Hailing from the United Kingdom, Miguel Campbell has been an active member of the UK house music movement since the early 90’s and has been DJing around from that period onwards. In 2006 he founded his label Outcross Records and consequently released his first LP titled Community Funk. We were more than happy to have Miguel back with us, especially since his mixtape was one on our most popular ones of 2014.

Despite the scene of 2006 in his hometown of Leed being mainly driven by minimal and techno, Miguel Campbell stuck to his nudisco influenced house sound, a decision that proved very successful. Proving that it’s always best to create your own unique style, Miguel got picked up by Hot Creations and topped the charts with Something Special. Oddly enough, his breakthrough tune was a B-side on the release, which even further demonstrates how addicting the song is. To celebrate his upcoming show at Blockparty in Amsterdam we spoke to the man himself about music, life, touring and how he held on to his very own Miguel Campbell sound.

Hi Miguel, thanks for taking the time to have a chat with us. How are you and where in the world are you right now?

Hi, thanks for having me back on DHA! Things are great and I am at home in Leeds working on new music.

Your discography is long and very impressive. I’ve browsed through all of it and it strikes me that you have had a very recognizable signature sound since your first release as Miguel Campbell. Do you feel that your attitude towards music and the sound you make has changed since starting your label Outcross?

I agree that my sound has remained pretty much the same throughout most of my music making career. My attitude towards house music and the different elements within it has definitely changed over the last decade. Throughout the years, I tend to favour different elements in the music and at other times I would not be into it. For instance, I like big breakdowns in tracks at the moment and in previous years I have not been into it at all. Matt Hughes and I have predominately created a French house type of sound however, after working with Hot Creations and the whole new deep house movement, our personal tastes changed also and we demonstrate that within our music and our releases.

Back in 2006 the platform for your sound was not that big. The more popular genres were minimal and techno. How did you manage to stay true to your sound? How was the scene in your hometown Leeds at that time?

The scene in my hometown and indeed up and down the UK was very much that of a techno and minimal culture. I used to spend most of my time in the smoking areas of most clubs as I just didn’t enjoy the music through these years. I used to host a regular party at Back to Basics in Leeds and these parties were always dope. This gave me a great belief that our music could actually work in a main room context. Matt and I would sit in the studio all month and make new tracks just to play in the club at the next party. I always knew that what we were doing sounded quite cool and I always knew that the funk would come back around at some point, I just didn’t know how or when.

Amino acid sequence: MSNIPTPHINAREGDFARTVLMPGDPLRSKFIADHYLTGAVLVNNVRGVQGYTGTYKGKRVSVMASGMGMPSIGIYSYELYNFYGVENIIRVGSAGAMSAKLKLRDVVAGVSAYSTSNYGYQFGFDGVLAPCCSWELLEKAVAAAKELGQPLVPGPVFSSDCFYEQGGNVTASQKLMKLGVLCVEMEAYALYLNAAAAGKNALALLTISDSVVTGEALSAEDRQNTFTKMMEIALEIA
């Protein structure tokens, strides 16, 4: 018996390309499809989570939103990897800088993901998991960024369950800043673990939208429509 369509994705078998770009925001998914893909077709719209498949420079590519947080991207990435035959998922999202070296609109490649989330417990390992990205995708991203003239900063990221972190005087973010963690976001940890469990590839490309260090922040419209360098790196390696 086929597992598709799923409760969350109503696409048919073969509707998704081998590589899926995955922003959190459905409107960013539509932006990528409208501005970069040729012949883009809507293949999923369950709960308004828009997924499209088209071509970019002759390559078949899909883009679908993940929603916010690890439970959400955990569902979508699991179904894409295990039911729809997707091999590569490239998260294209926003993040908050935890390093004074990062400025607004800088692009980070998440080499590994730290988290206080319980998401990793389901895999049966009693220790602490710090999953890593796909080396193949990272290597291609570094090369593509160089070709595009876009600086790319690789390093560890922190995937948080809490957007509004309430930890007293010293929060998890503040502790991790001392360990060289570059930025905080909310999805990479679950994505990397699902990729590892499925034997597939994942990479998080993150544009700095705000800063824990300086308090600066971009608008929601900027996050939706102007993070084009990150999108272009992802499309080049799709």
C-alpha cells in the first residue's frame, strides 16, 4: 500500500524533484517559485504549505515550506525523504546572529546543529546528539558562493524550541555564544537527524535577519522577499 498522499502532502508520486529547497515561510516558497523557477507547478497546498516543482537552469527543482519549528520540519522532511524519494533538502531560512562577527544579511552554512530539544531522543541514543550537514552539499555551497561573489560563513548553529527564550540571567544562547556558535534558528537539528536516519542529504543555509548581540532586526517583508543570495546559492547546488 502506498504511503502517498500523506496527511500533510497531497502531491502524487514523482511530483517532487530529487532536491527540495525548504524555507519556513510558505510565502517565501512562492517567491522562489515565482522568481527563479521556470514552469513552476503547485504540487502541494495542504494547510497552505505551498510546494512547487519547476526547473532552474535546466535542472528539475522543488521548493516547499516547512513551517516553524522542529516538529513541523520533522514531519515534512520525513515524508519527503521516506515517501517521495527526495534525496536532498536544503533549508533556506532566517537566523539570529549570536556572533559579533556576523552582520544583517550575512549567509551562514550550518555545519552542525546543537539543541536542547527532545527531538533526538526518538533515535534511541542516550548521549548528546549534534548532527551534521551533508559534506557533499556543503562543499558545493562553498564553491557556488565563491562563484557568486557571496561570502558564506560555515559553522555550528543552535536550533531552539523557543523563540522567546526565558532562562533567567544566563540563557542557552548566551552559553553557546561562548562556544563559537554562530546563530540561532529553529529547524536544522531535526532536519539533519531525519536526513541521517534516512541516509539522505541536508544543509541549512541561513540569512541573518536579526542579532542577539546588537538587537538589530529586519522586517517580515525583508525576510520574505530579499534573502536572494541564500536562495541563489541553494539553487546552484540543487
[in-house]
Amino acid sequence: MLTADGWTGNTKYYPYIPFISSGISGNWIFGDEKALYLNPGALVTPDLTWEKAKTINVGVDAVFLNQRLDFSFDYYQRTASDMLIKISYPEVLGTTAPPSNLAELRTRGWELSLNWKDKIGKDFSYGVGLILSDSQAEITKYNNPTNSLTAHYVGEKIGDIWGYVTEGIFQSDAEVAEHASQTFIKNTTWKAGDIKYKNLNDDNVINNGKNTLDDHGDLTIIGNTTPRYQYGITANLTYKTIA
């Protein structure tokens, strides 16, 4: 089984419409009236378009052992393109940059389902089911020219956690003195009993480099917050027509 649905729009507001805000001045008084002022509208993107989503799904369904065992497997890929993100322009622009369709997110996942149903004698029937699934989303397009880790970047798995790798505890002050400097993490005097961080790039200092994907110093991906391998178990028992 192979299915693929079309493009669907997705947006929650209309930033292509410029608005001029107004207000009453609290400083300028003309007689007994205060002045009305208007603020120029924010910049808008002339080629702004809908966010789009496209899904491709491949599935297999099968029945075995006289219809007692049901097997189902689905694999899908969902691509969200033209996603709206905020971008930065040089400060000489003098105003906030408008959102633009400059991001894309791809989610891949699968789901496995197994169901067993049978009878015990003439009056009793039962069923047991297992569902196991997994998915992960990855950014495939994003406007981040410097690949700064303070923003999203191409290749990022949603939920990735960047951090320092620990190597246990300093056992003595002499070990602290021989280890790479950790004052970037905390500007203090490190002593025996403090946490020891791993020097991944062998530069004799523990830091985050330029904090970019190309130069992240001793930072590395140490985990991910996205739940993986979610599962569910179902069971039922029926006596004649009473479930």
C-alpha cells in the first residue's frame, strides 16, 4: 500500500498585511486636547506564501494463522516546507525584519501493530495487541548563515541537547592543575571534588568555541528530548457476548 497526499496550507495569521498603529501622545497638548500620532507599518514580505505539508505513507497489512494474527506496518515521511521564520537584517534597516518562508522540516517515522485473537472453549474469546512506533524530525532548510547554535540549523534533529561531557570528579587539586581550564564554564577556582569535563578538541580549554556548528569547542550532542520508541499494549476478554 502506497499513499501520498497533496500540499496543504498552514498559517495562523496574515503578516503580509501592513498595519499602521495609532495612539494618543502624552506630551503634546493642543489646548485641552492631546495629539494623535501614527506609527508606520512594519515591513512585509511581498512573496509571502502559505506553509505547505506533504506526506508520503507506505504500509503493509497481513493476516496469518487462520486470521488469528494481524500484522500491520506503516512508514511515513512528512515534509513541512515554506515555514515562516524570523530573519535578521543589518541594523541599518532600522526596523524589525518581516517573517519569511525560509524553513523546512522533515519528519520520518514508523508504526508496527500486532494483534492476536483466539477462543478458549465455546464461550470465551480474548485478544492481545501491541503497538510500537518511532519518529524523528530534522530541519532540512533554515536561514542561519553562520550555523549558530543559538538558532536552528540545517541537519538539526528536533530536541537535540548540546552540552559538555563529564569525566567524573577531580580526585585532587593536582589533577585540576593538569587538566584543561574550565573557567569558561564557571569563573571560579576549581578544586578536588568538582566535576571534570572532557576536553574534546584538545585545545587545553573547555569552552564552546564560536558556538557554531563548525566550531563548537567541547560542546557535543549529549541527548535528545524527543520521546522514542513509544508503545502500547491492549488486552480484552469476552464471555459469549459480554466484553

We are exited to have you back in Amsterdam again for Blockparty. I believe it has been a while since you’ve been spotted behind the decks here. What do you remember from playing here compared to other countries?

I love to play in Holland because the people & crowds are really good fun and responsive. I like shows in Amsterdam because I get a chance to enjoy the city whilst I am in town. The shows I have played so far have been really cool and I always enjoy visiting new venues so I am super excited to come back!

Obviously we are curious to hear what specials you have in prepared for us. New stuff, unreleased tracks, exiting collabs?

I have lots of new music to play and planned for release. My new album is almost complete and I am road testing some of the tracks at the moment. I also have a new MAM ep which I am playing at the moment. I am also playing my new collaborations with Patrick Alavi at the moment.

You have been part of the Hot Creations camp for a while. How did the label pick you up originally?

My friends Rob James & Richy Ahmed were playing my music in Miami when I got the call about releasing some music with Hot Creations.

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About The Author

New York ’78 – It’s Saturday night and there’s a full moon. Blood is crawling in hidden places. On New York’s West 54th Street stands an endless row of fans who are dying to get into Studio 54 and become part of the inside crowd. Studio 54 is the only thing that really matters to these loyal followers. In the infamous VIP-room of the club owned by Steve Rubell events take place that never see daylight. But some things are just irreversible. There are rumours that Freddie Mercury and Blondie (Debbie Harry) found each other in the middle of the night, while being in ecstasy. During this night something that is rather unthought of happened. Freddie Mercury, who is gay, makes love to Blondie in a shadow corner of the VIP room, and makes her pregnant. Blondie decides to keep the baby, while being at the height of her career. Between her two most successful albums ‘Paralellel Lines’ and ‘Eat to the Beat’, Blondie is off the radar for five months - ‘sick’, and does not accept any performances. Nightlife people say that she gave birth to a boy, who was brought forth amid all the buzz of the nightlife, and has music flowing through every cell in his body.

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